Born: October 14, 1850
Deceased: July 14, 1851
Buried in Madill Church Cemetery
William Medill (Son of Thomas Medill)
After a quarrel with is father, William sailed with his bride in 1819 for America. They settled on a farm in New Brunswick. In 1832 they left Canada for Stark County, Ohio via the Erie Canal. He had four sons and two daughers.
Joseph Medill (Son of Thomas Medill)
Born April 6, 1823 on his parents farm in New Brunswick. He attended Massillon Village Academy and graduated in 1843. Because of financial difficulties, his parents couldn’t afford to to send him to college. Joseph eked an education by studying books he could borrow. He read mainly history, biology and travel books. When he was 21, Joseph began to study law and was accepted to the BAR in November of 1846. His interests turned from law to the newspaper business. He hng around newspaper offices learning to type set and operate a hand press, he even wrote an occasional editorial.
He bought the Coshocton “WHIG” in northwestern Ohio and made himself editor with his three brothers as assistants. After two years at Coshocton, Joseph went to Cleveland and established the “Daily Forest City” which later became the
Cleveland “Leader”. His newspaper carried considerable weight and he threw it behind the Whigs anti-slavery campaigns. It is said, that at the meeting in Repon, Washington in 1854, he proposed the name “Republican” and the metting adopted it.
Joseph took time out from his political involvements to marry Katherine Patrick on September 2, 1852. Two of his three daughters married into families (McCormick and Patterson) which were also strong newspaper owners.
In 1855, Joseph with an associate, Dr. Charles H. Ray, bought a rising Chicago paper, the “Tribune”.
In 1859, Joseph Medill, his “Tribune” partners, and the Republican politicians began a plan to nominate and elect Lincoln. He was instrumental in Lincoln’s campaign. This paper, and Joseph Medill came to national prominence. From 1861 to 1865, the “Tribune” preached for the union and emancipation with an increasing powerful voice. Towards the end of the war, Medill’s loyalty to Lincoln came to be questioned. He wrote several criticisms against Lincoln and some of his policies. In 1864, there was a strong anti Lincoln faction and Medill was one of the contributors.
In 1872, Joseph took an easy victory to become mayor of Chicago, just one year after the great Chicago fire. However, while he served as mayor, he stirred up a great resentment against himself, especially among the foreign-born. So a few months after being elected, he resigned and took to Europe.
Joseph Medill “had almost no immediate friends, and he was cordially hated by may people”. He rose to fame during the Civil war and slipped away during the Spanish-American war. He died during a visit to his ranch in Texas on March 16, 1899.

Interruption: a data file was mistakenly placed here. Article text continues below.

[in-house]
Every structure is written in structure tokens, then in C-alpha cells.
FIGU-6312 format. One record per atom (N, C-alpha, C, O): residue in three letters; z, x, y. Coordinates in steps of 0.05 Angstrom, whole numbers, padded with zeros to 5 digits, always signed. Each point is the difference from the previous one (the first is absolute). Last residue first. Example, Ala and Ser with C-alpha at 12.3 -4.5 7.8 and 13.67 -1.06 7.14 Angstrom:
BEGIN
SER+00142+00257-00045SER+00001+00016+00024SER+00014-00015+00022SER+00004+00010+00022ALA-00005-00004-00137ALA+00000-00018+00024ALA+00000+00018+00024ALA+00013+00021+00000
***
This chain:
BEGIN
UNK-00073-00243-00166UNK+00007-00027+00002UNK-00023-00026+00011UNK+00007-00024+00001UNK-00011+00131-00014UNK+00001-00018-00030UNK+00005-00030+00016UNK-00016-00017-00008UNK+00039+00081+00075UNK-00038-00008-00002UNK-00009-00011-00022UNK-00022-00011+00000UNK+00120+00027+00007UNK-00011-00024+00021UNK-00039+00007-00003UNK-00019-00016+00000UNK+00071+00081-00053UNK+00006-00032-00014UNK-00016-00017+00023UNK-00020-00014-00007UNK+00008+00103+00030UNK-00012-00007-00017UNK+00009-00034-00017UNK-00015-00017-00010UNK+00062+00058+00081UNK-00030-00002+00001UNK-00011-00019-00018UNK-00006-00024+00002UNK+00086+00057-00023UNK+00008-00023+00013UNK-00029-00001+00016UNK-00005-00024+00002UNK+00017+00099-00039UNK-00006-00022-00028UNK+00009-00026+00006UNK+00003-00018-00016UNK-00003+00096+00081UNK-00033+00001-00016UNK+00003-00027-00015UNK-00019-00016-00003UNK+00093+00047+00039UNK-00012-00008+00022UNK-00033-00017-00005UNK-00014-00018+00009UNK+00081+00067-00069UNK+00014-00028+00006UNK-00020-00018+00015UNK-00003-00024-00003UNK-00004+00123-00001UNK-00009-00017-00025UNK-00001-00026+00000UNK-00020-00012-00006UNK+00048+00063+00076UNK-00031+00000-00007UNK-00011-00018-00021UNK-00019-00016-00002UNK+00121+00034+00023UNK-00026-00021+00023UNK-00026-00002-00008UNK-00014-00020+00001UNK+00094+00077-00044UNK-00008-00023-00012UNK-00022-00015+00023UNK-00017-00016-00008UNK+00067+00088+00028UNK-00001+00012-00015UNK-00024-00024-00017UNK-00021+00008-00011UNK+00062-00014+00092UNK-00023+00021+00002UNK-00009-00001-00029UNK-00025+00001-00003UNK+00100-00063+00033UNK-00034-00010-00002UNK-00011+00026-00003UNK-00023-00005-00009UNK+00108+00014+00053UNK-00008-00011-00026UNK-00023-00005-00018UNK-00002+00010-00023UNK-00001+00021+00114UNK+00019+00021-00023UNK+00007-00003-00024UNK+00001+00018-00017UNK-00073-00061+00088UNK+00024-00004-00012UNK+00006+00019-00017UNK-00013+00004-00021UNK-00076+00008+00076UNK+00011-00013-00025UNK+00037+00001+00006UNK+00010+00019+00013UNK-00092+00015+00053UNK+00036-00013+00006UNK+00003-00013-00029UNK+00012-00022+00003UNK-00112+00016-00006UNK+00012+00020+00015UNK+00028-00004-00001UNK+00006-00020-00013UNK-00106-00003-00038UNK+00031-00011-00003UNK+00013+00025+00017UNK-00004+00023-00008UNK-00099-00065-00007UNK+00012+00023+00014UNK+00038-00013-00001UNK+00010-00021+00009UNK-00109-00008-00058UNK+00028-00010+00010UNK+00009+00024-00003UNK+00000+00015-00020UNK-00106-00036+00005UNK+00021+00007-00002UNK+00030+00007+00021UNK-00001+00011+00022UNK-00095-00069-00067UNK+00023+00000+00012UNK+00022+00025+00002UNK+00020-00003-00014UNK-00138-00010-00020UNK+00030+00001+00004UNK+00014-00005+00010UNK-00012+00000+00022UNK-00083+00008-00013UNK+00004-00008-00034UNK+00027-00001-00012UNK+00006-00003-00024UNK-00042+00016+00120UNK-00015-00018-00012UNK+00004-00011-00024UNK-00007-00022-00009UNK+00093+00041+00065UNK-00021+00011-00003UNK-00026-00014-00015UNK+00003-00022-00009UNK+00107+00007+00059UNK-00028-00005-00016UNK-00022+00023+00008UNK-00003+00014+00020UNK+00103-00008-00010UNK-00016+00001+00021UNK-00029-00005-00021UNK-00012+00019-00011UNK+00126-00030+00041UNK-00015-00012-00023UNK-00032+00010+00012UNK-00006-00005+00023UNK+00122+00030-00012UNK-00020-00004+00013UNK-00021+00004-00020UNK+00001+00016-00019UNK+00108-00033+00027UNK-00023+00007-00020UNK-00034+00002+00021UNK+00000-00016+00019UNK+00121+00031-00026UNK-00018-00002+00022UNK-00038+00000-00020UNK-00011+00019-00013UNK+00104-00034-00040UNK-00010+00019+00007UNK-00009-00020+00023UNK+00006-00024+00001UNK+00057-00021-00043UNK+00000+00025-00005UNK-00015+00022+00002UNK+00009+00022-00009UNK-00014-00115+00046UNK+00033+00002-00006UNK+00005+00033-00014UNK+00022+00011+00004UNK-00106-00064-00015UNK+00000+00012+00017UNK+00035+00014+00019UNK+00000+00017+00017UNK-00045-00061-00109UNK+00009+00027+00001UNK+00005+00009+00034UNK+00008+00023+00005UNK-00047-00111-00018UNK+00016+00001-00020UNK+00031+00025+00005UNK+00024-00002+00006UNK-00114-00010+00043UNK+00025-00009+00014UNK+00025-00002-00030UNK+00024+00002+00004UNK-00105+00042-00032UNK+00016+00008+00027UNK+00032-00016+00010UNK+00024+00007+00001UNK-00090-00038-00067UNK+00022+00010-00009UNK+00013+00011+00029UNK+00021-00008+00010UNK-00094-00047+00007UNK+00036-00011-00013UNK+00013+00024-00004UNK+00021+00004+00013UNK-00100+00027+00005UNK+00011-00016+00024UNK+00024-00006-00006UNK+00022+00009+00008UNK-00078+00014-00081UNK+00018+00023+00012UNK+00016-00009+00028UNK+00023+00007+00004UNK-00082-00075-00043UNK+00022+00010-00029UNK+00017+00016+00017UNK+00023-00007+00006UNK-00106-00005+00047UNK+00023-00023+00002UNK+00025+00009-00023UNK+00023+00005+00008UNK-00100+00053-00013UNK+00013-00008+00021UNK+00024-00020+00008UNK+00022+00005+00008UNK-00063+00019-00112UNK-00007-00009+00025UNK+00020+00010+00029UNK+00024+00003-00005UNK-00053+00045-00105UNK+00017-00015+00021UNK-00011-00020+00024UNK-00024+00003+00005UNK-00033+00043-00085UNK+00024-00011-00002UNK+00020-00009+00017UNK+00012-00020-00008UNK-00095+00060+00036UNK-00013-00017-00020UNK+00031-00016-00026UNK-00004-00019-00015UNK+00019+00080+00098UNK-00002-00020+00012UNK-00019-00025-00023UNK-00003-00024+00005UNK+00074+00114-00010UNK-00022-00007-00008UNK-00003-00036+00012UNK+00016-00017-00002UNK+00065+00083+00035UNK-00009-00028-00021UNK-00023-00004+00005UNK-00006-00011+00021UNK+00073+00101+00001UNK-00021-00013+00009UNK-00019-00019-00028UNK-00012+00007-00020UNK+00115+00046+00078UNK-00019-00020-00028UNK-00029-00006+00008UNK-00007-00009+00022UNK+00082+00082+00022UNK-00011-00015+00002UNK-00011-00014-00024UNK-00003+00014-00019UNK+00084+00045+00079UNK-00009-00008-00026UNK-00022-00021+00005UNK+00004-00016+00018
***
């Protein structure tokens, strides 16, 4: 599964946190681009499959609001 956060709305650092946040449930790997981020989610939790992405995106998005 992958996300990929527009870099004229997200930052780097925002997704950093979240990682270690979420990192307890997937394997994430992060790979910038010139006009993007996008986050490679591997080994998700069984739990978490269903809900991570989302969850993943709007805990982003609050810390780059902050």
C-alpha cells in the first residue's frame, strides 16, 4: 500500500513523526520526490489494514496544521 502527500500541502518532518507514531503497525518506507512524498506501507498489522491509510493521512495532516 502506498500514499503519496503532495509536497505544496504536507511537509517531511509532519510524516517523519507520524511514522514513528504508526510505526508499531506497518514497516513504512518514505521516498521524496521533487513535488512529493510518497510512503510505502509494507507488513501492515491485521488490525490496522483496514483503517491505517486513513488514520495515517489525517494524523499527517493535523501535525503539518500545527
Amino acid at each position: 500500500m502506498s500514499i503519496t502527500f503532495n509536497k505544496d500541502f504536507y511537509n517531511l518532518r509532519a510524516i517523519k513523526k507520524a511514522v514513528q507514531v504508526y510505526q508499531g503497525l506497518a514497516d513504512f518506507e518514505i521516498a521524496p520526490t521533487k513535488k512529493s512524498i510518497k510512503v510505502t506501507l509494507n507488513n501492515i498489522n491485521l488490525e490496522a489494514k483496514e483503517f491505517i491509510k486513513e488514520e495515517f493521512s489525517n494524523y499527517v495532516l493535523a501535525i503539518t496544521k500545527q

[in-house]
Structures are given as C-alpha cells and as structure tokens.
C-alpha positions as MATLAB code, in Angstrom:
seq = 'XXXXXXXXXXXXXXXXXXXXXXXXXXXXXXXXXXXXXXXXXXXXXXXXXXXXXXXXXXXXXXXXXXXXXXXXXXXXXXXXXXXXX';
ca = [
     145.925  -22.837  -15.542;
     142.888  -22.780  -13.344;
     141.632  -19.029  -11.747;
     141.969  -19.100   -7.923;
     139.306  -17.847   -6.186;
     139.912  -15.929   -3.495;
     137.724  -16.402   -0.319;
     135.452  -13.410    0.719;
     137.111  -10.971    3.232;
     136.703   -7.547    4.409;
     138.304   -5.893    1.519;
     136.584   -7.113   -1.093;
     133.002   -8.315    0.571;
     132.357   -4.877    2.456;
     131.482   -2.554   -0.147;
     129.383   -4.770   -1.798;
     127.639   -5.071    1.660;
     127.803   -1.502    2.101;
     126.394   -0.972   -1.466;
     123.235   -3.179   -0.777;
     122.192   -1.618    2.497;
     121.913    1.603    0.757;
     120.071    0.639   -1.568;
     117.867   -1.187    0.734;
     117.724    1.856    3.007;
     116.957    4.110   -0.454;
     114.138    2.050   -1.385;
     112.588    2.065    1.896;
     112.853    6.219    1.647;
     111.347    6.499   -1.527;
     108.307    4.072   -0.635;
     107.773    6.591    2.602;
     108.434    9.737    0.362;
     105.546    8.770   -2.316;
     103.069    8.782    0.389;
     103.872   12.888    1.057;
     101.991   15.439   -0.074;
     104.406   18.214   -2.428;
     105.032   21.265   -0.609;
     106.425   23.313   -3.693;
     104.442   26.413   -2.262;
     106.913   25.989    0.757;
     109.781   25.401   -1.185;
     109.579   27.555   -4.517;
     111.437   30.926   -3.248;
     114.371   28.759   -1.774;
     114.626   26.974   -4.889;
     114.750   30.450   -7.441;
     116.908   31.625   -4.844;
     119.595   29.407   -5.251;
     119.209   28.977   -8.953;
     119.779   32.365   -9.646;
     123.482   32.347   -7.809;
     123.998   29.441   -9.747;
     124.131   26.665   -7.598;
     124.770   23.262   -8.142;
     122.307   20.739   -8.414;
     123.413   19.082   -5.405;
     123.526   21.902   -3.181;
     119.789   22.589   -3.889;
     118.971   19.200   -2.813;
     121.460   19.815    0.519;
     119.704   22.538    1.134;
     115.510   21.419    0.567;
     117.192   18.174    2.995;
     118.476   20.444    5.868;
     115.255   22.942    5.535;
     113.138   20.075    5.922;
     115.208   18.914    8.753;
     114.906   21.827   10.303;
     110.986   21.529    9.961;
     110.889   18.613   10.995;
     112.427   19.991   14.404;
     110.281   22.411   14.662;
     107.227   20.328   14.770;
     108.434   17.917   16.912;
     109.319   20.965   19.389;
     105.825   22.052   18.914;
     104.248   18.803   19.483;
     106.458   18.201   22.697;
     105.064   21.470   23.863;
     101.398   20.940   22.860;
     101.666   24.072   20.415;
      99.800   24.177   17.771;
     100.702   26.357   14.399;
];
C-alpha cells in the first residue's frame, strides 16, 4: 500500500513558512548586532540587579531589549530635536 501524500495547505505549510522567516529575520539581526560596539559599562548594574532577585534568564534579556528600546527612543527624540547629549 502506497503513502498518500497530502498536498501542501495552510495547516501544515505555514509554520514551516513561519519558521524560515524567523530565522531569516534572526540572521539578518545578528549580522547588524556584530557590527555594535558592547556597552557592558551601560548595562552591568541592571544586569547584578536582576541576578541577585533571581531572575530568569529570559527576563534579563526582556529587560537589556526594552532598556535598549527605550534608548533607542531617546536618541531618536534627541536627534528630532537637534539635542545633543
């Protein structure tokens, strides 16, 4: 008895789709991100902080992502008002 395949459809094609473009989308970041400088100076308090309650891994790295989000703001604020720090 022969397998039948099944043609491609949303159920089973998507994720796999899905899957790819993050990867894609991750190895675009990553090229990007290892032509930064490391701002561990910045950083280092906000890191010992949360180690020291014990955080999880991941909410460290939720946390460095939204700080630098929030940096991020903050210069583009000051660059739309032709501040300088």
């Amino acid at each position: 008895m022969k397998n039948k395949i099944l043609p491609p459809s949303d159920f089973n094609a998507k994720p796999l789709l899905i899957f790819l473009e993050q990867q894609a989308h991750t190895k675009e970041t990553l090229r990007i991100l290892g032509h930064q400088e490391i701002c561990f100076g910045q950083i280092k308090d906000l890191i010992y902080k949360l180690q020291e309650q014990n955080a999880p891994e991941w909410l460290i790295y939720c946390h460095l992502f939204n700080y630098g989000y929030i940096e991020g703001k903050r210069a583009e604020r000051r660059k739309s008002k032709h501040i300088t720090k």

Mike Medill ( Son of Thomas Medill)
Due to quarrel over the marriage, their Uncle William to Margaret Corbett, some of Thomas’ sons changed the spelling of their last name to “MADILL”. One of these was Mike Madill who became the proprietor of the Madill Hotel in Lucan, Ontario. In late 1864 and early 1865, he began buying meat for his place from James Donnelly Jr. (of the Black Donnelly’s).
There came the evening when young Donnelly entered the
Hotel lobby and passed through it, on his way to the kitchen,
a quarter of beef across one shoulder. A cattle drover, well known in
the district and seated in the lobby watched him as he passed then turned to Madill.
“ That’s one of those Black Donnelly’s, isn’t it? Don’t tell me you buy
your meat from him, one of a family unhung thieves and the son of a murderer.”
Madill shrugged, demanded to know what was wrong about that and pointed out, “Just
because the family has a bad name doesn’t mean the meat is bad. Young Donnelly came in
here a while back , offered to supply me with meat at lower prices than I was paying, so
I started buying from him. So far we’ve got along alright and I have no complaints.” Then he
informed, “I understand he also supplies the hotel at Granton.”
“ He must have a good size herd?”
“ I don’t know about that. I’m satisfied and that’s all that concerns me.”
The drover smoked on in silence, but he must have doing a lot of thinking. The following night,
returning from a days visit to surrounding farms, he drew Madill to one side. “Mike, I took it on